2. Judicial: A website may also be blocked pursuant to a court order. Many of them stem from claims of copyright infringement or defamation. Another additional category are PIL's on grounds of decency, morality and other group harms. After these court orders are passed they are sent to MeitY and the DoT for compliance under Rule 10 of the Blocking Rules, 2009. Such court orders along with the lists of URLs have historically been divulged as they are public information by MeitY but only after RTIs are filed. We have previously been provided access to court orders, however such practices are inconsistent.

So stemming from these two main branches the least the government can do is proactively take steps to provide transparency when websites are directed to be blocked as per court orders. We recently took action on it!

For public disclosure of court directed blocking

On April 9, 2021, we wrote to the DoT & MeitY requesting them to institute a proactive process for public disclosure of website blocking orders. We highlighted that the disclosure of court orders directing blocking of websites, URLs or applications is not barred under any existing provision and on the contrary there is precedent to the opposite. Disclosure of the applicable court order will not only ensure transparency and fairness, but also foster public trust in the public authorities that are constrained to block websites in accordance with law.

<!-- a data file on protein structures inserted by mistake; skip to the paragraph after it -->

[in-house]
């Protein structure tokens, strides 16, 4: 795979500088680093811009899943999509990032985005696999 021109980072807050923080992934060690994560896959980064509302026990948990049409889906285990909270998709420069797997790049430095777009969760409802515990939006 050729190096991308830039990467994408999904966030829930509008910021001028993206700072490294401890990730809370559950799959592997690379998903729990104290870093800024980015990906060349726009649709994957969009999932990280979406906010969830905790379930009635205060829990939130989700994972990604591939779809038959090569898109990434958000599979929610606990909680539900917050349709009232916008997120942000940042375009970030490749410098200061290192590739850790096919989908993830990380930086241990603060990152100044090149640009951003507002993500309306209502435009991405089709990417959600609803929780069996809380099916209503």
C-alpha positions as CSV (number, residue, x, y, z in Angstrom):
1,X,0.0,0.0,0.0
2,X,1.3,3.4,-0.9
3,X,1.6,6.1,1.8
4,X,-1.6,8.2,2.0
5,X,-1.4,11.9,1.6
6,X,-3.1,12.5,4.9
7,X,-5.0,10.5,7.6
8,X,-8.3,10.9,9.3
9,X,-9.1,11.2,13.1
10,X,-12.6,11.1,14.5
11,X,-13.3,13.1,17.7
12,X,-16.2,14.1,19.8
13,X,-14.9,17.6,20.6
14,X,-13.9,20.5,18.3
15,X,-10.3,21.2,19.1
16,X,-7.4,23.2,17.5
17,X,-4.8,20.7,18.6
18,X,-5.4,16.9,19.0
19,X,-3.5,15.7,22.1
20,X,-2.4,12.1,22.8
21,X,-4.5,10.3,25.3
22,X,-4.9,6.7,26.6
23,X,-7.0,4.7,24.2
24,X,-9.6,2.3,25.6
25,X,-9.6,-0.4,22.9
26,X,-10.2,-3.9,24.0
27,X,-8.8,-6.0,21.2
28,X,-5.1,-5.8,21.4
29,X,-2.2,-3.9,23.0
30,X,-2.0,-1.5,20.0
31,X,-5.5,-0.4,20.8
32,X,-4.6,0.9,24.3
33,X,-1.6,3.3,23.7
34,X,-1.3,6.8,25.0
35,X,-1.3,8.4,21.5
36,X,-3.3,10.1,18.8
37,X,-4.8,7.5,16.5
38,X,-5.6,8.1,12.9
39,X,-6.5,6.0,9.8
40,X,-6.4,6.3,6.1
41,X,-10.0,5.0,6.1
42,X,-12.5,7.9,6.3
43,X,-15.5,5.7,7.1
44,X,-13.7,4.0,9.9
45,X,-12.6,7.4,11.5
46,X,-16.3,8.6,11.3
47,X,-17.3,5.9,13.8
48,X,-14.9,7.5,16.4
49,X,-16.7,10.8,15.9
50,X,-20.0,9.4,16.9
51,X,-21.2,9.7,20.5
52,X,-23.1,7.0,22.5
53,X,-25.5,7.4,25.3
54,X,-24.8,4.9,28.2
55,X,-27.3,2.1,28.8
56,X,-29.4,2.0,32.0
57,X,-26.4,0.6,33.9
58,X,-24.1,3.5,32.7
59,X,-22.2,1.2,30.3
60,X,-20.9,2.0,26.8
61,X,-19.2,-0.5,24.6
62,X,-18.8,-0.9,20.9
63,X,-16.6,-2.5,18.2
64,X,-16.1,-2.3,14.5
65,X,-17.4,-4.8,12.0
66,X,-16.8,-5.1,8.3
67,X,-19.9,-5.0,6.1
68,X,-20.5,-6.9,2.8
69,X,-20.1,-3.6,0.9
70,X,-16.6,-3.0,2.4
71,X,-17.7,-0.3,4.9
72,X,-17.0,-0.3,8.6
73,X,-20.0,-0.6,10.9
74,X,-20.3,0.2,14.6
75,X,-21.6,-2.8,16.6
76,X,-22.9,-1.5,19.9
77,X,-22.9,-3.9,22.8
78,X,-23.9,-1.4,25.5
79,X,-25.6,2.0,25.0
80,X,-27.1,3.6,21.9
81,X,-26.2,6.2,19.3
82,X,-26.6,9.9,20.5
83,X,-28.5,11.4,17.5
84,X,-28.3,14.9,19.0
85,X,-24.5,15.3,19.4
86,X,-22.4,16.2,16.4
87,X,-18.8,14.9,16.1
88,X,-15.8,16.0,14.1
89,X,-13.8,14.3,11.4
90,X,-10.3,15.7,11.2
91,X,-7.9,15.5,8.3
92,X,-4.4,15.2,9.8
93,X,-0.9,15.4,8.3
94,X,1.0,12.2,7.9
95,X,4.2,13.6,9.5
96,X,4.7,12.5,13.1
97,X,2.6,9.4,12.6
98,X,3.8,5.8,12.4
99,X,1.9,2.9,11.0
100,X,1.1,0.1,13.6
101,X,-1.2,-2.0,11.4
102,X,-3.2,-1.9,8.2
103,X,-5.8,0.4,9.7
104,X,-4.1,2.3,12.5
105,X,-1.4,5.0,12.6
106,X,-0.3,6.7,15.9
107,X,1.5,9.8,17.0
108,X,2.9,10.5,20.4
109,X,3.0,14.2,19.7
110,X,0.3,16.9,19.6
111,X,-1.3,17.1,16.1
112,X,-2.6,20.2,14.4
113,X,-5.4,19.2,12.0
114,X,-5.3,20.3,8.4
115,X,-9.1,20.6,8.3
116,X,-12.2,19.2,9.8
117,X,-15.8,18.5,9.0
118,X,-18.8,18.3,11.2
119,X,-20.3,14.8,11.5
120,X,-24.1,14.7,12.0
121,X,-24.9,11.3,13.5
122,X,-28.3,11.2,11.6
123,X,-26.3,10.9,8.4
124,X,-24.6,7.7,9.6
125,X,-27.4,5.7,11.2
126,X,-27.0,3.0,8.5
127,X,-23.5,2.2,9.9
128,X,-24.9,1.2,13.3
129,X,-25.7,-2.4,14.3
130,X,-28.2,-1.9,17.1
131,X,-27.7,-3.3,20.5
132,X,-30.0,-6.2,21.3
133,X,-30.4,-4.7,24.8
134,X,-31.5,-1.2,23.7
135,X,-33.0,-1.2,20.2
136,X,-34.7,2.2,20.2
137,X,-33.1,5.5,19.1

Since, MeitY is the nodal ministry as per the Allocation of Business Rules for the
implementation of the IT Act, 2000, putting into place a structure under which these orders can be proactively disclosed by MeitY will only demonstrate a commitment to transparency. This is also in consonance with the judgment of the Hon’ble Supreme Court in Shreya Singhal v. Union of India, (2013) 12 SCC 73 which stated that the requirement under Section 79(3)(b) of the Information Technology Act, 2000, as amended, to remove or disable access to information can only be pursuant to a court order and/or a request by the appropriate Government, and that such order must strictly conform to the subject matters laid down in Article 19(2) of the Constitution.

In this age of digital communication, protecting online speech has become extremely vital as it is used not only as a medium of expressing democratic opinion and this can only be done when reasons for blocking specific websites are made public in a proactive manner. Therefore, we made the following recommendations in our representation:

  1. That MeitY in coordination with DoT may institute a proactive process through an online portal for disclosures of website blocking orders.
  2. That when DoT and MeitY receive a court order requiring them to block a particular website, URL or application, a copy of the relevant court order be disclosed as well.
  3. That this disclosure be made on a quarterly basis to ensure transparency in the issuance of these orders as well as to ensure that over-broad censorship of online speech is curtailed.

Important Documents

  1. Representation to DoT & MeitY on disclosure of website blocking orders dated April 9, 2021 (link)
  2. A Tale of Rogue Pirates, Ashok Kumars and ISPs caught in the middle: RTI data on court ordered website blocking reveals worrying trends dated July 11, 2019 (link)
  3. Whistleblower provides blocking orders for over 4000 websites dated June 27, 2020 (link)